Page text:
The process of producing a news – whether in a print media, online, television or radio – involves several stages that precede its publication or exhibition. Most part of the articles we read, listen or watch in the press come from companies. Through their communication teams and PR agencies, they develop the kind of content called media pitch. And it’s through the media pitch that the PR professionals start the media outreach and suggest to talk about a topic. The journalists, then, evaluate how relevant that media pitch is, and in case it’s really relevant, they decide for taking it and producing the article. If it’s a newspaper or magazine, the journalist asks for an interview with the company’s spokesperson. After that, the journalist writes the feature, the editor reviews it, and it finally gets published.
This whole process can either happen in a single day or take months. It is important to note that before the journalist receives the media pitch, the PR agency has written and aligned the content with the client, previously. Therefore, the timeframe between the media pitch development and the publication of the article in the media is relatively long.
But, why am I saying so?
Even if you (PR professional) develop a great media pitch and the journalist agrees with moving forward with it, still the success is not guaranteed. It still depends on what we call factual. The factual does not warn that it will happen and neither apologizes. It just happens and sweeps away all the planning you’ve done in terms of communication.
The impact of the recent Brazilian truck drivers’ strike in your media pitch
An example of this is what we experienced a few weeks ago with the truck drivers’ strike and the consequent crisis in the fuel supply throughout the country. Since its beginning (and since the society has been affected), the whole press has focused on repercussing the different angles of the subject. Television and radio spent almost 24 hours reporting the strike. The case has won the covers of newspapers and magazines, and the news portals have covered it in real time. Now, imagine if you (PR professional) were waiting for the publication of an article to which your client had given an interview. Certainly, that article would have fallen down and there would be no guarantee that the journalist would resume the media pitch and publish the article when everything had returned to normality.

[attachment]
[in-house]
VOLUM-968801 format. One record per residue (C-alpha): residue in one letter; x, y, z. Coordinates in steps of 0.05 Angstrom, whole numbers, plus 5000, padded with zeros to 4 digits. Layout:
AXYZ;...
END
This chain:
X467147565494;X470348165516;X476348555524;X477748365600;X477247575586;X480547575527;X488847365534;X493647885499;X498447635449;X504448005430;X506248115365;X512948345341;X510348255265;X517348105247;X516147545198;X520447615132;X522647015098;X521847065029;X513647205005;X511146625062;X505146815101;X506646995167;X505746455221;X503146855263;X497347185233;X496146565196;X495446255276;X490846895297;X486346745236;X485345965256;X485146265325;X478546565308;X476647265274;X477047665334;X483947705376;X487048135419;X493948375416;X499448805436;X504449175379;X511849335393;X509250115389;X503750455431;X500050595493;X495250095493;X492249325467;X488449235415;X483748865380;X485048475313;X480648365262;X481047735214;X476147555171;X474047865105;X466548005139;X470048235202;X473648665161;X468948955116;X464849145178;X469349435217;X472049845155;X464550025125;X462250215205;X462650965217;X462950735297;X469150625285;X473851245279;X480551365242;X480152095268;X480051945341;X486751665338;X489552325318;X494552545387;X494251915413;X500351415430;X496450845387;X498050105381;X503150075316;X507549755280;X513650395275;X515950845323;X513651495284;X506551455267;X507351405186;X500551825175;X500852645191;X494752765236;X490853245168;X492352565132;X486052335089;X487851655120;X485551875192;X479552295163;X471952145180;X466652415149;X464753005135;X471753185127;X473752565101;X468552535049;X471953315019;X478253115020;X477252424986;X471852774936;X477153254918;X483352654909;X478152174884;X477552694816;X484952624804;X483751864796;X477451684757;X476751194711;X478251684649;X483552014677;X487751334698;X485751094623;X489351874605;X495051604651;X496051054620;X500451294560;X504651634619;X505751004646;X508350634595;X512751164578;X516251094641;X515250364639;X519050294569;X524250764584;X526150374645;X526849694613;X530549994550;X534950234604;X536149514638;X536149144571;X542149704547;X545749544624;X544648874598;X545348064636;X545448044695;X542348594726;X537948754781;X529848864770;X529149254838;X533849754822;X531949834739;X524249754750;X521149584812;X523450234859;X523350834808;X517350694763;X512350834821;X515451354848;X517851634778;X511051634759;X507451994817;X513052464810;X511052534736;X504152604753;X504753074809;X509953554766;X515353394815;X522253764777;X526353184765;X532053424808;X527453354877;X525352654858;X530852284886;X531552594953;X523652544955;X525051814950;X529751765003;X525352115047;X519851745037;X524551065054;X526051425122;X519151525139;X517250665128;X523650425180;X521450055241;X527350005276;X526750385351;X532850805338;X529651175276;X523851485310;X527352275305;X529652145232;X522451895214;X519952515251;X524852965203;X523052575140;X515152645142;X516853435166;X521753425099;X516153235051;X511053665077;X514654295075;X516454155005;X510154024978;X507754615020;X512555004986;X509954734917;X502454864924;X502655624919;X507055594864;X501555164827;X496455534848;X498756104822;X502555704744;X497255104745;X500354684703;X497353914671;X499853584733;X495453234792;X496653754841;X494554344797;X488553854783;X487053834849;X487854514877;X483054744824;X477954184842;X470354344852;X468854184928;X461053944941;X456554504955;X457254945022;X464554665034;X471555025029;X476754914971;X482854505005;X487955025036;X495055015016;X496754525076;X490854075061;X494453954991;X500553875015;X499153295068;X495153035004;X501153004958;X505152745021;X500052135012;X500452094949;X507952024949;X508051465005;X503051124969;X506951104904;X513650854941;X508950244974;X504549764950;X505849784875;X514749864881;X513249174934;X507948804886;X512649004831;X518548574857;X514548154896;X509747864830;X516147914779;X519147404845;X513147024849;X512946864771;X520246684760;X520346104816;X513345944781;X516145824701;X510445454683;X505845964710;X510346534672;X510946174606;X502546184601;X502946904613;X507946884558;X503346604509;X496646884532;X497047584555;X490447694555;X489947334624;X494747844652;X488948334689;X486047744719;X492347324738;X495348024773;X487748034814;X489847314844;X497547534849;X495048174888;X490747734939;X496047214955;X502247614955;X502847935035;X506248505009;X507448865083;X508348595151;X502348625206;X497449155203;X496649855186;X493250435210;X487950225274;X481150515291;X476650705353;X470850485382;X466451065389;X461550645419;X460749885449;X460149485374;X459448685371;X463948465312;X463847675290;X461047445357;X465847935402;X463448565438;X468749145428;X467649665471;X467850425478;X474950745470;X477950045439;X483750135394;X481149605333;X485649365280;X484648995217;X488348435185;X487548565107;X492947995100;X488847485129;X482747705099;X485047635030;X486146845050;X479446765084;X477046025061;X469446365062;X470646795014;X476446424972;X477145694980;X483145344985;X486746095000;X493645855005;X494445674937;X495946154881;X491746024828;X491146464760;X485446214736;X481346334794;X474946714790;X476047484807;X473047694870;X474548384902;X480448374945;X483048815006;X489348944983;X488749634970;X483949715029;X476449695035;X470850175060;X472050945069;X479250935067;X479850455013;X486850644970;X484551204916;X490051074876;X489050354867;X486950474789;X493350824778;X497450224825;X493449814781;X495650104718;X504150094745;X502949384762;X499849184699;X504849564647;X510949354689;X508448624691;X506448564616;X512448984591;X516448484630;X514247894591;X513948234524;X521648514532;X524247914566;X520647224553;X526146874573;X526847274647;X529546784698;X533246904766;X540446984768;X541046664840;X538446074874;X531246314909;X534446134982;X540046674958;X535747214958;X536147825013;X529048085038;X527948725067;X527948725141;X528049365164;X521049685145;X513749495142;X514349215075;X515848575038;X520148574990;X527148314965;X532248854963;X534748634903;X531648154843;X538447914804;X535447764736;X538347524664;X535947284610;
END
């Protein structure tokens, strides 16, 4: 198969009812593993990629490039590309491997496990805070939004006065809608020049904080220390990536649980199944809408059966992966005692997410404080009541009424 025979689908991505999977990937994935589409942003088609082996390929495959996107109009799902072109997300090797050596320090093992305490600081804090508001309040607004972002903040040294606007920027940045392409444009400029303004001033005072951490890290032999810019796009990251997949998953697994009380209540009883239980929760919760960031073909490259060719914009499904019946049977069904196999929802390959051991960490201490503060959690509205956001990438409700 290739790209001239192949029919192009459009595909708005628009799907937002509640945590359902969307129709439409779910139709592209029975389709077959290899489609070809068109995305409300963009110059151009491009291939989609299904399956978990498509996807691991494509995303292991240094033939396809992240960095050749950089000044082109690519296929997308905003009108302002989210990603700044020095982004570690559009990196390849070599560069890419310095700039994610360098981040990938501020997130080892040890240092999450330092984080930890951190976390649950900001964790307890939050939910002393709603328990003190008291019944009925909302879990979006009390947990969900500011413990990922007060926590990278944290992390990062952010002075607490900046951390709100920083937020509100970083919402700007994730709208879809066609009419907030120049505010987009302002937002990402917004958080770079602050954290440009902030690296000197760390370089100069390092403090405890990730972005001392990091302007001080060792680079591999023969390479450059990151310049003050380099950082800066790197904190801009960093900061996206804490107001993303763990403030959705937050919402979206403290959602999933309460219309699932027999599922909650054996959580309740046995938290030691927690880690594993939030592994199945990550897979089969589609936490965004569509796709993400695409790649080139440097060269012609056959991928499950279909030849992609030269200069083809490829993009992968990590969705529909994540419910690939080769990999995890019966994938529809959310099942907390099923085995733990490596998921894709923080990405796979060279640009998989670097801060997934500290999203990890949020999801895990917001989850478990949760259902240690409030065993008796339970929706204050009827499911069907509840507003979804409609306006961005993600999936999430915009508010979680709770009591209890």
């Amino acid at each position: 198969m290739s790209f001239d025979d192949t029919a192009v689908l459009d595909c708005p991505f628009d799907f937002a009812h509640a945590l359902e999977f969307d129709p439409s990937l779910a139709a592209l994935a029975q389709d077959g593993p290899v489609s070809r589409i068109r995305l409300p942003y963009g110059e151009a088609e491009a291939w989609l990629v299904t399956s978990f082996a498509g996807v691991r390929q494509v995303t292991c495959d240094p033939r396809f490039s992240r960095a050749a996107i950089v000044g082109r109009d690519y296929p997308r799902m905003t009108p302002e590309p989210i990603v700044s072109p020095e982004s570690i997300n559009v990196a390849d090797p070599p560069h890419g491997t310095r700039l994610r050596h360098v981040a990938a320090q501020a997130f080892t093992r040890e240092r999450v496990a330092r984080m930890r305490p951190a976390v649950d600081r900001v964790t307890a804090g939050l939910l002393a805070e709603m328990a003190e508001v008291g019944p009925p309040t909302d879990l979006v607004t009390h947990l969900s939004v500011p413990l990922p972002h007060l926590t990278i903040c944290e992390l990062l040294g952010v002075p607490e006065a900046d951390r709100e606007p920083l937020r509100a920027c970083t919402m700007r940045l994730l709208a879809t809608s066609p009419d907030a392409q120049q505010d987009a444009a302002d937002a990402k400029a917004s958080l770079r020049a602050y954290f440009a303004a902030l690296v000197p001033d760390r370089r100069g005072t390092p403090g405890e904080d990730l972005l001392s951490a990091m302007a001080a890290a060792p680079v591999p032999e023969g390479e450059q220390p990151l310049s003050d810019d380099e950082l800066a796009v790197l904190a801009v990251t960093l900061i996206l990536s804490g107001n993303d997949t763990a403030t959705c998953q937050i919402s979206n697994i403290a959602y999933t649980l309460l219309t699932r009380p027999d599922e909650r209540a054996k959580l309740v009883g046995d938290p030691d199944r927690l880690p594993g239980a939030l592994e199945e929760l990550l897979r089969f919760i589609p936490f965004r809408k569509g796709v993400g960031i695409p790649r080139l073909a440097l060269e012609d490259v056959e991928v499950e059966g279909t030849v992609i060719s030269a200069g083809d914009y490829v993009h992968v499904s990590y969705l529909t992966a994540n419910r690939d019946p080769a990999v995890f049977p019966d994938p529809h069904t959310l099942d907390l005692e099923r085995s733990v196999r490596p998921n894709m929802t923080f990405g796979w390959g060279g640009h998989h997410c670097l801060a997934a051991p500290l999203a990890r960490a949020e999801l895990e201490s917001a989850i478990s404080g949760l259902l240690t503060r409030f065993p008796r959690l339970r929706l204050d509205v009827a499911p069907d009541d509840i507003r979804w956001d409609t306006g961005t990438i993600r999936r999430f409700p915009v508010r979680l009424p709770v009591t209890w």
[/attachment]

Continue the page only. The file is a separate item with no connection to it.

Well, the first thing to do is to be transparent with the customer. Explain to him/her how the press works, what the criteria for newsworthiness are, and that the factual always ends up prevailing. It is also worth emphasizing that that really wasn’t the right moment to insist on the media pitch, once the intire media was focused on the truckers’ strike and its offshoots. If you insist on the media pitch in such a moment, it can generate a stress with the journalist and make it difficult to publish the article you’ve been waiting for.
So, what to do?
Wait a few days. Monitor the press. See how the channels that interest you continue to cover the crisis. Do they remain consuming 100% of the news? Or have they decreased and allowed room for other topics? When you realize that the media has narrowed the approach to the crisis, it is time to resume contact with the journalist. Remind him of the article you are waiting for. It is even possible that the journalist wants to broaden the approach because of the fuel crisis. If this happens and your client “fits” in the enlargement of the pitch, make yourself available to the journalist. Collaborate and offer the spokesperson again as an information source. Certainly, your relationship with the journalist will look even better. And this will facilitate the negotiation of future media pitches.